Bern has resided in the San Francisco Bay Area for a quarter-century, during which time she has lived and breathed jazz, blues, funk, gospel and alternative music in venues as varied as The Independent and Davies Symphony Hall. Her work has appeared in print and online, and current projects include a collection of essays about growing up in her home town of Venice, Florida.

She also served on the board for several years at the Bach Dancing & Dynamite Society, the wonderfully eclectic performance venue in nearby Miramar, where she had the ear of owner Pete Douglas as a sort of unofficial advisor. No surprise, then, that her book's final chapter is devoted to the Bach, and enriched by Brian McMillen's marvelous performance photos of icons such as Art Blakey, Bill Evans, McCoy Tyner, Joe Henderson and several more of the many, many jazz cats who graced the venue's intimate, laid-back setting. Douglas died only a few months ago — as I discussed, in a previous post — and the Bach's fate still remains uncertain.

What is certain, however, is the enjoyment you'll get from each and every page in this book. It's clearly a labor of love, and a thoroughly engaging romp through a century of "jass" at Baghdad-by-the-Bay.

Thursday, January 8, 2015

The Santana connection

Carlos Santana is known to have jammed with Guaraldi during at least one public concert: on October 7, 1972, during a benefit at the College of Marin in Kentfield, California. Santana acknowledges this on his own website, without giving any other specifics about the gig. And while the entire event apparently was broadcast by a local radio station, only a few short fragments have survived, as I discussed in a previous post.

I've been reminded of this Santana/Guaraldi connection by the recent arrival of the former's autobiography: The Universal Tone: Bringing My Story to Light, published on November 4, 2014. Curiosity prompted a perusal of this volume, to see whether Santana chose to discuss Guaraldi to any degree. The answer is yes, and while the citations are brief, they're certainly respectful.

The first occurs as Santana looks back on the summer of 1963, when he's "almost 16":

Carlos Santana, circa the mid-1960s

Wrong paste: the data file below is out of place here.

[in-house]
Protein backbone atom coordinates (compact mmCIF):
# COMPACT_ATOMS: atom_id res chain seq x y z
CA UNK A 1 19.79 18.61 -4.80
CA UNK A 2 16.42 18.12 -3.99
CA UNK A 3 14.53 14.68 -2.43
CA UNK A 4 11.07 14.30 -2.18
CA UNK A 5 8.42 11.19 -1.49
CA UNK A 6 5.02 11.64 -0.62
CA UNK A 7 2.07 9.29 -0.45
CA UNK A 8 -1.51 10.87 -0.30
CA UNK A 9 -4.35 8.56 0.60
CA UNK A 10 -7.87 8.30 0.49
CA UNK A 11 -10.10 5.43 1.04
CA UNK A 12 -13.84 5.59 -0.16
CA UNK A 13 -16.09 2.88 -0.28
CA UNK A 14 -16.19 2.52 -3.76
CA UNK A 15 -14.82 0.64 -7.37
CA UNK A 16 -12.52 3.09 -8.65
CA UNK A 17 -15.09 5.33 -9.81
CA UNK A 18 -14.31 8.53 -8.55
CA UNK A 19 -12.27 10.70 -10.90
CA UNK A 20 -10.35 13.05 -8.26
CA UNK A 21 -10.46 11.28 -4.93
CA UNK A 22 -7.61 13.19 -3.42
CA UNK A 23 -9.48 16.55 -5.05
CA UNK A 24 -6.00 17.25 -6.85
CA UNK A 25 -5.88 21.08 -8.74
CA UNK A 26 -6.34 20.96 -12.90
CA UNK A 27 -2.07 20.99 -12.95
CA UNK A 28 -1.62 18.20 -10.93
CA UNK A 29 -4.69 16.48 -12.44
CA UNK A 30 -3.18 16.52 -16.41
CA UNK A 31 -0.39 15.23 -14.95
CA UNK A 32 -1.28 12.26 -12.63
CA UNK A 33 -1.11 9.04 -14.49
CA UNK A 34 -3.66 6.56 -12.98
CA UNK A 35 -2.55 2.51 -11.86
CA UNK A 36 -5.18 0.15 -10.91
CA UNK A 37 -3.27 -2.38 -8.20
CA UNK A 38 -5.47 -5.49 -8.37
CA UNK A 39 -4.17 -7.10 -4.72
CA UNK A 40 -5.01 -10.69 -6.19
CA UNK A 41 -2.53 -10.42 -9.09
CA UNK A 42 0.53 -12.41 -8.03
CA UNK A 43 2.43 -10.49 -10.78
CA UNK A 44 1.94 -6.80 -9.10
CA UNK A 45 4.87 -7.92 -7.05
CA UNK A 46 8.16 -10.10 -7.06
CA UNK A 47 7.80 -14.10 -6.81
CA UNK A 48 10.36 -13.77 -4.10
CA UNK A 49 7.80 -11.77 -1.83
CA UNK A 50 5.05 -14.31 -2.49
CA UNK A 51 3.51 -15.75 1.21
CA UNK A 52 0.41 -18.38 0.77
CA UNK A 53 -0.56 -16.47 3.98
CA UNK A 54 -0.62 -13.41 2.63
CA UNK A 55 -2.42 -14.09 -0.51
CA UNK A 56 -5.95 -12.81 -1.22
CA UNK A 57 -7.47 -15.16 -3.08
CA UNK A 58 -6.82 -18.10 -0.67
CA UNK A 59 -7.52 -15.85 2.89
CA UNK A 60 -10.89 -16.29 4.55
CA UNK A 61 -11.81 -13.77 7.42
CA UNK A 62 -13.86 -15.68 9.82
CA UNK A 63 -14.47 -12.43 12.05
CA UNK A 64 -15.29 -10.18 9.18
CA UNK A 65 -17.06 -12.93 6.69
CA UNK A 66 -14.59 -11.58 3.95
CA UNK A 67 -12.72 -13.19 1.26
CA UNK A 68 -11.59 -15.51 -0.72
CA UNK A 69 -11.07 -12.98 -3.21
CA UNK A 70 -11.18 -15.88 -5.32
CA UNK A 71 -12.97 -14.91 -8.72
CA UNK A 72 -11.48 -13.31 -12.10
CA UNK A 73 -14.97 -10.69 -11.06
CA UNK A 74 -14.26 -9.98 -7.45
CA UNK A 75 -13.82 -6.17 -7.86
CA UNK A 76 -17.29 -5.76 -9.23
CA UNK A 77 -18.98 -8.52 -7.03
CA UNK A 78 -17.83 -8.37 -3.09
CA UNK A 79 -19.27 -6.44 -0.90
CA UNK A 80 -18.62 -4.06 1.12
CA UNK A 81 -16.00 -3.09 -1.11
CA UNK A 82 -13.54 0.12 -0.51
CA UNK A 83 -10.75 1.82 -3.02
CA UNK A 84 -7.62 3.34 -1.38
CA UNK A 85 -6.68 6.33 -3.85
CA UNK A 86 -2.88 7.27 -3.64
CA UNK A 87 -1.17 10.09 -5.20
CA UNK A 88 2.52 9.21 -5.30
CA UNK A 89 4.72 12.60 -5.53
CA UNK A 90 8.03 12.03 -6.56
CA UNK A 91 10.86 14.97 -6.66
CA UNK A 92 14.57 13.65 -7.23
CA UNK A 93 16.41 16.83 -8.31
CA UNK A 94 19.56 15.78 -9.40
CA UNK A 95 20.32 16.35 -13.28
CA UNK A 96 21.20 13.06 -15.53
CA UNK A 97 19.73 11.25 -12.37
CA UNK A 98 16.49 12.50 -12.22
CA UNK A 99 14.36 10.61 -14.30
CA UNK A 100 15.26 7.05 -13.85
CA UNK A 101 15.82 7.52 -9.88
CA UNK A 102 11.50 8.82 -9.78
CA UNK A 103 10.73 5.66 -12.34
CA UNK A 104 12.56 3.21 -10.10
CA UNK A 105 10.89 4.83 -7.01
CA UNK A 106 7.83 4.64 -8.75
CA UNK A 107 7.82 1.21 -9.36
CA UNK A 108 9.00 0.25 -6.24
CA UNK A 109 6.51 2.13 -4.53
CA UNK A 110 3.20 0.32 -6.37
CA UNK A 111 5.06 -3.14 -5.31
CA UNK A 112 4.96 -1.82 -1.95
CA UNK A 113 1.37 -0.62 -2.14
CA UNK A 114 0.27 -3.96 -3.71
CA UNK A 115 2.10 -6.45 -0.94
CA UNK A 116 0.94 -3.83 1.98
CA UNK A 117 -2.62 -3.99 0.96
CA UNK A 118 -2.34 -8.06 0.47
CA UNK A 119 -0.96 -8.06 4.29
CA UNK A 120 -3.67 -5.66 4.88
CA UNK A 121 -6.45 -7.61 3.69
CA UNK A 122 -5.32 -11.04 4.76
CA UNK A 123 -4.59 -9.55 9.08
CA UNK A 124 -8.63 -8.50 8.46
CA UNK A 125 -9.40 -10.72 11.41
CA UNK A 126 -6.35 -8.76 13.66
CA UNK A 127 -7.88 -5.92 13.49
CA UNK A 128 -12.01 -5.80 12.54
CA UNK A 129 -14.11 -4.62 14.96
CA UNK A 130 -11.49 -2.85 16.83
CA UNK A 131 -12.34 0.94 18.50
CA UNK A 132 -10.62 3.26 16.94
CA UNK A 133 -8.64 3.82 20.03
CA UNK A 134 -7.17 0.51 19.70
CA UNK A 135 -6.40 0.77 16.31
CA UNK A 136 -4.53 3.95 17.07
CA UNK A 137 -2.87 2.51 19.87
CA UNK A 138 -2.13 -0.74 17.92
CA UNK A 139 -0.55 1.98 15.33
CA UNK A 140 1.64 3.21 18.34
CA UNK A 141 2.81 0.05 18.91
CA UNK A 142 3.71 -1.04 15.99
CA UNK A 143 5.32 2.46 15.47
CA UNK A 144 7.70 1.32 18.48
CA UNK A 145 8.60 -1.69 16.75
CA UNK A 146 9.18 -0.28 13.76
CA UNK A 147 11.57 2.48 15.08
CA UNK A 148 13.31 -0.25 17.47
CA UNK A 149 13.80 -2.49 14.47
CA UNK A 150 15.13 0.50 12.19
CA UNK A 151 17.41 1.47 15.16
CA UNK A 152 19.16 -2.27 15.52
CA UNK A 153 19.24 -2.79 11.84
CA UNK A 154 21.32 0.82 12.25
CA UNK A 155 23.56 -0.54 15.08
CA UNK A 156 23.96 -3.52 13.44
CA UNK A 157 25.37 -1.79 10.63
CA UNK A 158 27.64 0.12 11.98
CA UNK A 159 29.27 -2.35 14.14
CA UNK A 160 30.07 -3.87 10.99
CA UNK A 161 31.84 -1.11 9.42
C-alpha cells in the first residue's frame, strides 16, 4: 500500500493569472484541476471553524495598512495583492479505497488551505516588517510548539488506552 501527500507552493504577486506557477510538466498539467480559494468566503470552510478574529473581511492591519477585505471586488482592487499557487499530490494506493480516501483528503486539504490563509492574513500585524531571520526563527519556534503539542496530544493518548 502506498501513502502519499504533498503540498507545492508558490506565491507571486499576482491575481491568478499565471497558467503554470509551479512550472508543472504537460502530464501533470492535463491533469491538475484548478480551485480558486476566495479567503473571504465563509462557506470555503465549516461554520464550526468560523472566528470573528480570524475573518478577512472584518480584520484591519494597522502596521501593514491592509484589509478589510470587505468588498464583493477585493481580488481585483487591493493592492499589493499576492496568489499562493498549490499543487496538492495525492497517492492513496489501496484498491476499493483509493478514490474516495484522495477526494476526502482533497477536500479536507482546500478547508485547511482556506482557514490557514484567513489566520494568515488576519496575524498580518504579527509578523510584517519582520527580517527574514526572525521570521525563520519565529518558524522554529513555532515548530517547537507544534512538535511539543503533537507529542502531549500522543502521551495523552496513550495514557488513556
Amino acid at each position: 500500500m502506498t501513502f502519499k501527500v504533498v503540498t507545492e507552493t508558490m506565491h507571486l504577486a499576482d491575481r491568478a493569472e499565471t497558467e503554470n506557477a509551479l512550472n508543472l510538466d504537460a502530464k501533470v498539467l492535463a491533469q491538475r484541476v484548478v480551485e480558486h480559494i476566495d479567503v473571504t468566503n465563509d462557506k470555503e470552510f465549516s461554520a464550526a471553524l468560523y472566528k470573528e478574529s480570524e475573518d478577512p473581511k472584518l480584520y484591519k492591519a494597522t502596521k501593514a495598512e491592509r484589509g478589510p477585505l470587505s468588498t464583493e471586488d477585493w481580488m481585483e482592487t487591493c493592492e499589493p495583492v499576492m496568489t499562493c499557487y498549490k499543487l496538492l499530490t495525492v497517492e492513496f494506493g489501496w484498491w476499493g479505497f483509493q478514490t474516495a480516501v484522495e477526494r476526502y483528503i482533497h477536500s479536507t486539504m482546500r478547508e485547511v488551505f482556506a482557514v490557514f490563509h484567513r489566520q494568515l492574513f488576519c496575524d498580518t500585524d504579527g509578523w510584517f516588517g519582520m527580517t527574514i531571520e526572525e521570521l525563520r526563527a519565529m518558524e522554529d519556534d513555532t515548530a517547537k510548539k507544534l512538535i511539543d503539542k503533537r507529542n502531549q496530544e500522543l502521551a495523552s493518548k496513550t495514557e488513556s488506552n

San Francisco was like that jukebox [at the Tic Tock Drive In, at Third and King, where Santana "began his career as a dishwasher"]. Actually, San Francisco was a jukebox. The Mission was full of nightclubs, and I had friends there who had stereos. And San Francisco in general had lots of clubs and radio stations playing a variety of styles. KSOL — "Kay-Soul" — was one of the city's black stations. That's where Sly Stone started as a DJ. "Hey, you groovy cats..." He had his own thing that early. I heard a wild jazz organ on KSOL late at night — someone named Chris Colombo doing "Summertime" and just killing it. KSOL introduced me to Wes Montgomery, Bola Sete, Kenny Burrell and Jimmy Smith. They played Vince Guaraldi a lot. ... Basically, the city was a cornucopia of music — more than I had ever expected. I started hearing about clubs I would later try to sneak into — like the Jazz Workshop, all the way down Van Ness and over on Broadway, near the North Beach area. Just a few doors down was El Matador, where I would hear Cal Tjader and Vince Guaraldi for the first time, and later Gábor Szabó. El Matador was where I heard the amazing Brazilian guitarist Bola Sete for the first and only time.

The next mention comes a bit later, in late 1965:

That fall, I met Michael Carabello for the first time. He was a friend of Yvonne's [Christian] and would have been at Mission High except that his baseball skills got him into San Francisco Polytechnic. He remained close with his friends in the Mission, where he lived. Carabello had gotten hooked on music when he played congas in these informal jam sessions at Aquatic Park, very close to North Beach, and had even sat in once with Vince Guaraldi.

And, finally, a few more years along, in May 1969:

We weren't the only band getting it together [at San Mateo's Pacific Recording Studio] at that time — Vince Guaraldi was rehearsing there, too. At one point, he came over to our room and said, "I got to tell you, man, I was listening to your music, and I can tell the direction you guys are going — you guys are going to be big, man. Big." That was an amazing confirmation of what we felt. I used to see Guaraldi a lot, because we played in a lot of the same benefits. I also saw him play at an outdoor show at Stern Grove with his trio, and Bola Sete and John Handy were on the bill, too. It was my first love-in, and everyone was smoking weed, but the music was amazing. It felt like Guaraldi stepping in and giving his approval helped turn things around.

That Stern Grove show likely would have been one of Guaraldi's many appearances at the annual summer "Jazz in Stern Grove Musical Festival," probably in 1966 or '68 (since both those shows also featured John Handy's combo).

Guaraldi clearly was one of the smaller ships passing in the wake of Santana's blossoming career, and yet the latter's acknowledgment obviously is sincere, even grateful. Guaraldi rarely gets any sort of mention in jazz biographies or overviews, so it's double nice to see this shout-out by an icon from an entirely different portion of the music world.